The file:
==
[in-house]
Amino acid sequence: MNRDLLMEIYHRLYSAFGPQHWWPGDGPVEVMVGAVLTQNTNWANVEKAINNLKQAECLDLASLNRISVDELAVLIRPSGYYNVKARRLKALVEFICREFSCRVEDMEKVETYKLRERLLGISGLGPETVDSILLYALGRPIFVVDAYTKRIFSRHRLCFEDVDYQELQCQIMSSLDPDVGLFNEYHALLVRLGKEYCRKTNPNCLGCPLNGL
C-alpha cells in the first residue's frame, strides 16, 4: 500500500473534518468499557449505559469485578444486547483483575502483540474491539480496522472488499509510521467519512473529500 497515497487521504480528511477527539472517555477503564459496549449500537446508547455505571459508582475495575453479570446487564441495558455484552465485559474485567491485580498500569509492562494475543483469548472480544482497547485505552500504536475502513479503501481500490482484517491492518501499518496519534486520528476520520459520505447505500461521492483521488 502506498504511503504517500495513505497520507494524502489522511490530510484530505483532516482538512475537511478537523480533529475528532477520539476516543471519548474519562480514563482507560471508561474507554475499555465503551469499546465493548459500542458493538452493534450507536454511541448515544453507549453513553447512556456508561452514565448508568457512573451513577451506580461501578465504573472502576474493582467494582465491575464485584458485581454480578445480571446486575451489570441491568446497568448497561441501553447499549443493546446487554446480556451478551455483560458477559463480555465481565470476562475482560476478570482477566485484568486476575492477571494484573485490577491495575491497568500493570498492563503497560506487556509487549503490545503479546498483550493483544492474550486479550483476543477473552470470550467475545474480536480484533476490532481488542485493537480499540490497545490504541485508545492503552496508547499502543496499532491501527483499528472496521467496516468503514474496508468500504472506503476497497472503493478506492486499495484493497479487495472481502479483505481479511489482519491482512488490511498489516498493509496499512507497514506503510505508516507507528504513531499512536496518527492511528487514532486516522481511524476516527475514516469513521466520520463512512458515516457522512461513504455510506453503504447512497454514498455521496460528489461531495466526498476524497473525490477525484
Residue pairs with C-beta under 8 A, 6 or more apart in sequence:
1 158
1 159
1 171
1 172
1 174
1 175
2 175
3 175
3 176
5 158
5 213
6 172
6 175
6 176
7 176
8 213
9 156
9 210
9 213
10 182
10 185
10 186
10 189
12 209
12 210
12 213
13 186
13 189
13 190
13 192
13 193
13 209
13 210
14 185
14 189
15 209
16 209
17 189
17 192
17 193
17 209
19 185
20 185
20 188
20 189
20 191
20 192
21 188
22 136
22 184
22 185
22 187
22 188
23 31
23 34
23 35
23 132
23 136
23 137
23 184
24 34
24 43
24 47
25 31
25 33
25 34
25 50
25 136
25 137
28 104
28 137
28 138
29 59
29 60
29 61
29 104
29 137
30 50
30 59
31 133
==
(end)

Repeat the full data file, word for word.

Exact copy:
[in-house]
Amino acid sequence: MNRDLLMEIYHRLYSAFGPQHWWPGDGPVEVMVGAVLTQNTNWANVEKAINNLKQAECLDLASLNRISVDELAVLIRPSGYYNVKARRLKALVEFICREFSCRVEDMEKVETYKLRERLLGISGLGPETVDSILLYALGRPIFVVDAYTKRIFSRHRLCFEDVDYQELQCQIMSSLDPDVGLFNEYHALLVRLGKEYCRKTNPNCLGCPLNGL
C-alpha cells in the first residue's frame, strides 16, 4: 500500500473534518468499557449505559469485578444486547483483575502483540474491539480496522472488499509510521467519512473529500 497515497487521504480528511477527539472517555477503564459496549449500537446508547455505571459508582475495575453479570446487564441495558455484552465485559474485567491485580498500569509492562494475543483469548472480544482497547485505552500504536475502513479503501481500490482484517491492518501499518496519534486520528476520520459520505447505500461521492483521488 502506498504511503504517500495513505497520507494524502489522511490530510484530505483532516482538512475537511478537523480533529475528532477520539476516543471519548474519562480514563482507560471508561474507554475499555465503551469499546465493548459500542458493538452493534450507536454511541448515544453507549453513553447512556456508561452514565448508568457512573451513577451506580461501578465504573472502576474493582467494582465491575464485584458485581454480578445480571446486575451489570441491568446497568448497561441501553447499549443493546446487554446480556451478551455483560458477559463480555465481565470476562475482560476478570482477566485484568486476575492477571494484573485490577491495575491497568500493570498492563503497560506487556509487549503490545503479546498483550493483544492474550486479550483476543477473552470470550467475545474480536480484533476490532481488542485493537480499540490497545490504541485508545492503552496508547499502543496499532491501527483499528472496521467496516468503514474496508468500504472506503476497497472503493478506492486499495484493497479487495472481502479483505481479511489482519491482512488490511498489516498493509496499512507497514506503510505508516507507528504513531499512536496518527492511528487514532486516522481511524476516527475514516469513521466520520463512512458515516457522512461513504455510506453503504447512497454514498455521496460528489461531495466526498476524497473525490477525484
Residue pairs with C-beta under 8 A, 6 or more apart in sequence:
1 158
1 159
1 171
1 172
1 174
1 175
2 175
3 175
3 176
5 158
5 213
6 172
6 175
6 176
7 176
8 213
9 156
9 210
9 213
10 182
10 185
10 186
10 189
12 209
12 210
12 213
13 186
13 189
13 190
13 192
13 193
13 209
13 210
14 185
14 189
15 209
16 209
17 189
17 192
17 193
17 209
19 185
20 185
20 188
20 189
20 191
20 192
21 188
22 136
22 184
22 185
22 187
22 188
23 31
23 34
23 35
23 132
23 136
23 137
23 184
24 34
24 43
24 47
25 31
25 33
25 34
25 50
25 136
25 137
28 104
28 137
28 138
29 59
29 60
29 61
29 104
29 137
30 50
30 59
31 133